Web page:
What about testing?

You may have noticed that this template doesn't include any testing tools. This is fine for learning and personal projects, but it's not a good idea for a production app to skip unit testing.

While the default Angular starter includes unit tests, it makes use of the older and clunky Karma/Jasmine combo for unit testing.

When you need unit testing for your project, you can use the much better and faster testing framework Jest with our ngLite template by adding a few extra steps:

  1. Run the command npm install --save-dev jest @angular-builders/jest @types/jest to install the dependencies.

  2. Add a jest.config.js file to your project root with the following content:

    module.exports = {
      clearMocks: true,
      collectCoverage: true,
      coverageDirectory: "coverage",
    };
    
  3. Add a tsconfig.spec.json file to your project root with the following content:

    {
      "extends": "./tsconfig.json",
      "compilerOptions": {
        "outDir": "./out-tsc/spec",
        "types": ["jest"],
        "esModuleInterop": true
      },
      "include": [
        "src/**/*.spec.ts",
        "src/**/*.d.ts"
      ]
    }
    
  4. In your angular.json file, add this after your serve configuration (under the architect key):

    "test": {
      "builder": "@angular-builders/jest:run",
      "options": {
        "tsConfig": "tsconfig.spec.json"
      }
    },
    

    If you want to have tests generated by default when using the ng generate command, you can also remove all the "skipTests": true occurrences in this file.

  5. Create your first test in src/app/app.component.spec.ts:

    import { ComponentFixture, TestBed } from '@angular/core/testing';
    import { AppComponent } from './app.component'; 
    
    describe('AppComponent', () => {
      let component: AppComponent;
      let fixture: ComponentFixture<AppComponent>;
    
      beforeEach(async () => {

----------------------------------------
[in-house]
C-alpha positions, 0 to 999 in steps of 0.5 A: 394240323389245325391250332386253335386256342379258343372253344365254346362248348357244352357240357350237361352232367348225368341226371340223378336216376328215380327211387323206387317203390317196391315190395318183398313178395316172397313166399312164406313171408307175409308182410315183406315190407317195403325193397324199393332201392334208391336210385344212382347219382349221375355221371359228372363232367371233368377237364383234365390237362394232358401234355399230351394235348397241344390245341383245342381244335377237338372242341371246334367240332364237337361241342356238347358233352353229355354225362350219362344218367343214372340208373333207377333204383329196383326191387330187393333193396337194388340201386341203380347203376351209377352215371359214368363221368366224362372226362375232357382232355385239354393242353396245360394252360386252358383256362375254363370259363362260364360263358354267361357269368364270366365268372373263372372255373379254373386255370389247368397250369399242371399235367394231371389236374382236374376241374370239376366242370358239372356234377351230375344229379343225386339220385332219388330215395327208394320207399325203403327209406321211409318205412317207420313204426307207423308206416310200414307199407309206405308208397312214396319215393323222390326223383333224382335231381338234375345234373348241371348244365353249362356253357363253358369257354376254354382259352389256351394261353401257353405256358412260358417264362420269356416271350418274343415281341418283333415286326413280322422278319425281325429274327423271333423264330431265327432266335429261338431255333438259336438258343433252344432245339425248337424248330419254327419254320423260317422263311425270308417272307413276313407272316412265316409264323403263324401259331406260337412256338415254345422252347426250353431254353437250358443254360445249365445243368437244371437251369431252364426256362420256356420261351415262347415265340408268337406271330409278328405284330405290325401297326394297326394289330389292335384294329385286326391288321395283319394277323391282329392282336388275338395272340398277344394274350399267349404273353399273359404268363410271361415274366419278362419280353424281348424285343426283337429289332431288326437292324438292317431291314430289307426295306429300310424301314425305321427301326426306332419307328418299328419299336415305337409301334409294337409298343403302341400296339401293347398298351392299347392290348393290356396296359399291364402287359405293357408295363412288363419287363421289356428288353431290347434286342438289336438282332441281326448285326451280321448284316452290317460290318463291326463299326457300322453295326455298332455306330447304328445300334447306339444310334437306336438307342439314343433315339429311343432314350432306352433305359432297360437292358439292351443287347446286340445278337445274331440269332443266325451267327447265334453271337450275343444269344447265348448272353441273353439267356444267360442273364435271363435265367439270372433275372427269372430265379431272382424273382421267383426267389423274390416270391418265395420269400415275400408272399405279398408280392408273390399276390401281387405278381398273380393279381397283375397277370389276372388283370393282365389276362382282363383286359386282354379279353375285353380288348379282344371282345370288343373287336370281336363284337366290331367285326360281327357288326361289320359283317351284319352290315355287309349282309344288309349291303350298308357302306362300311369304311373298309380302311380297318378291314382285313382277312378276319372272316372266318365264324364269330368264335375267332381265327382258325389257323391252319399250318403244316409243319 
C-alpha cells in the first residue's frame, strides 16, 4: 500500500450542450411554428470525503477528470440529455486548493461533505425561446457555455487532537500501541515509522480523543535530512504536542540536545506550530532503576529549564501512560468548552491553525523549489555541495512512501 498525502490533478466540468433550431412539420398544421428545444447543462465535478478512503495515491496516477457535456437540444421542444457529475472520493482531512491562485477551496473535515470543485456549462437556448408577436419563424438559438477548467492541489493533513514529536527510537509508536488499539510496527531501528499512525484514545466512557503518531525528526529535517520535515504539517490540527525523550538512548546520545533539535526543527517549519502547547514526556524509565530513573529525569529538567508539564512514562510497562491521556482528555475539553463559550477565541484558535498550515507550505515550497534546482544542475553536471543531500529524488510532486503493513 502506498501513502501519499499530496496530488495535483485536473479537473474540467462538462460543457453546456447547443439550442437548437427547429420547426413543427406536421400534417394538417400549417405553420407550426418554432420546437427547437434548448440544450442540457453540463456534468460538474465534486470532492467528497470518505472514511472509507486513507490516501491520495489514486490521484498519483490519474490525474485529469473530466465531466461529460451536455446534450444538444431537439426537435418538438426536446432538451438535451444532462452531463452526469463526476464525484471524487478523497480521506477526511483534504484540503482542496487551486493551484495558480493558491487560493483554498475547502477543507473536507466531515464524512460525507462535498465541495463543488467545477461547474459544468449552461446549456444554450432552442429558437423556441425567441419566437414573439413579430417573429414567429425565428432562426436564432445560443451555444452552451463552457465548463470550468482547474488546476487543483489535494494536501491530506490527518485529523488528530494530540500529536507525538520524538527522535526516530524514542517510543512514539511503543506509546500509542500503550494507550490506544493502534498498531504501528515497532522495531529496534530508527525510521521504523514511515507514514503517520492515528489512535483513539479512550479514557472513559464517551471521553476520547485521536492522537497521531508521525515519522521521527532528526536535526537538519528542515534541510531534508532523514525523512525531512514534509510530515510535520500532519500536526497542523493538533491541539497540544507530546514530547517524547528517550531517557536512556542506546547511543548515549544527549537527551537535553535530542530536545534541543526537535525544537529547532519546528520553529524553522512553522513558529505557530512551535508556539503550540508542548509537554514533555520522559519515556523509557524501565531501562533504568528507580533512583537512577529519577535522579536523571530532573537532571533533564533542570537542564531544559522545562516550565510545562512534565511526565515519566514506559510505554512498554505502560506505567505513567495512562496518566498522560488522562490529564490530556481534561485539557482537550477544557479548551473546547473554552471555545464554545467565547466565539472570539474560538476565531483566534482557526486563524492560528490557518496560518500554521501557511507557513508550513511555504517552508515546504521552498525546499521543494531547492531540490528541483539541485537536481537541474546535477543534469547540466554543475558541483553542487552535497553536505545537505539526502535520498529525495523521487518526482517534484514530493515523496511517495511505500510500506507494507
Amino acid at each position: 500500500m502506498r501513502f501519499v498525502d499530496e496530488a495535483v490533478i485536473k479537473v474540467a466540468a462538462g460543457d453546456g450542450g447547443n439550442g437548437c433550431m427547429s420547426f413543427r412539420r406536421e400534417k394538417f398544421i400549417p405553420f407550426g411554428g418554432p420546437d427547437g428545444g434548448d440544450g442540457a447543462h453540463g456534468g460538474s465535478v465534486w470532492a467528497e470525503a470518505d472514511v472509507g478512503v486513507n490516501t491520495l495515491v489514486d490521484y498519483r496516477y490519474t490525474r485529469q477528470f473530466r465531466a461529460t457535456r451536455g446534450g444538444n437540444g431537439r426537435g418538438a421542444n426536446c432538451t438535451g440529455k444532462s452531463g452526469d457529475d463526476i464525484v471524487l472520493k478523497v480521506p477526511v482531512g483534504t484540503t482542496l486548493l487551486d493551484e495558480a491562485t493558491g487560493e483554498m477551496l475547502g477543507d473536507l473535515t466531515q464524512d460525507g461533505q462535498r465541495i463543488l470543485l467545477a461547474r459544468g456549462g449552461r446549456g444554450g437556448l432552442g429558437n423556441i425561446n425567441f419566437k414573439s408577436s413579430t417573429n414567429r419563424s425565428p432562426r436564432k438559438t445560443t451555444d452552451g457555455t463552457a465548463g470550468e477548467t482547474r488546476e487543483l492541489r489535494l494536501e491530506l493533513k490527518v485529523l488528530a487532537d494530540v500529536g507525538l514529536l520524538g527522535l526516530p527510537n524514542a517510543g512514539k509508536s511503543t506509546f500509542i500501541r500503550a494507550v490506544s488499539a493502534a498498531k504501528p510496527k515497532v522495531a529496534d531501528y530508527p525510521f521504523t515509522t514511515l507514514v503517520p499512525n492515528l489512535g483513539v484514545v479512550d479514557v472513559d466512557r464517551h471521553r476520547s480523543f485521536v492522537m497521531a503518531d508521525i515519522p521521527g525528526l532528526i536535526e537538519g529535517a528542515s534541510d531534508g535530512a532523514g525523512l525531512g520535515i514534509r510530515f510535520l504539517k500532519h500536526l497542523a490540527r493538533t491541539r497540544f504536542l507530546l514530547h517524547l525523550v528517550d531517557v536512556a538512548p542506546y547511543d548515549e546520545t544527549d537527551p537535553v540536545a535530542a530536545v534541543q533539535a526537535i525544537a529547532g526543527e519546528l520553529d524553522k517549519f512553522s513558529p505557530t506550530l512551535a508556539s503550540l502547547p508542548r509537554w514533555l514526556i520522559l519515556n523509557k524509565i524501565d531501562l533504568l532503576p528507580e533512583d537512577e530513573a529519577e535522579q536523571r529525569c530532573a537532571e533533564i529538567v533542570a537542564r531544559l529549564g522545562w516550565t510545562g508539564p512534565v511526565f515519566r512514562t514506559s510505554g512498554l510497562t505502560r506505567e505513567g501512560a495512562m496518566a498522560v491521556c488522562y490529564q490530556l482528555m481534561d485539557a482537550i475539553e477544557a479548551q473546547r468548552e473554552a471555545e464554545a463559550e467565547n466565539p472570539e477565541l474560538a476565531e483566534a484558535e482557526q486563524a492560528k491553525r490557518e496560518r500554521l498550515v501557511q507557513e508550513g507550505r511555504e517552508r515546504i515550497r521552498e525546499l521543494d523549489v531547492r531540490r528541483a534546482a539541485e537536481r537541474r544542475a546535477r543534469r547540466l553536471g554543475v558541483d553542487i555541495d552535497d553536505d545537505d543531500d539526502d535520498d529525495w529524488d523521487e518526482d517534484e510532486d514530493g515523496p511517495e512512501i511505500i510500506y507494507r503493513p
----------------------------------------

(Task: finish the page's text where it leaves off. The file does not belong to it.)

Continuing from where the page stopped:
await TestBed.configureTestingModule({
          imports: [AppComponent],
        }).compileComponents();
    
        fixture = TestBed.createComponent(AppComponent);
        component = fixture.componentInstance;
        fixture.detectChanges();
      });
    
      it('should create the component', () => {
        expect(component).toBeTruthy();
      });
    });
    

You can now run your tests with ng test or ng test --watch.

What's next?

If you followed closely, you've seen that we didn't even include some of Angular's core libraries like @angular/forms or @angular/router. Well, that's not because you're writing an Angular app that you have to use all of the provided libraries! For sure they're convenient, and you can always add them back later if you need them, but you can also build your entire app without them.

That's what we'll explore in a further article. Now that we have a simpler starter template, why not try building a complete app, and keeping the code as simple as it can?

In the meantime, you can have a look at this todo list app built from expanding on that idea.


Follow me on Twitter, I would be happy to discuss and take your suggestions!

Top comments (1)

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sameech profile image
Samee Ch

Great tutorial for beginners.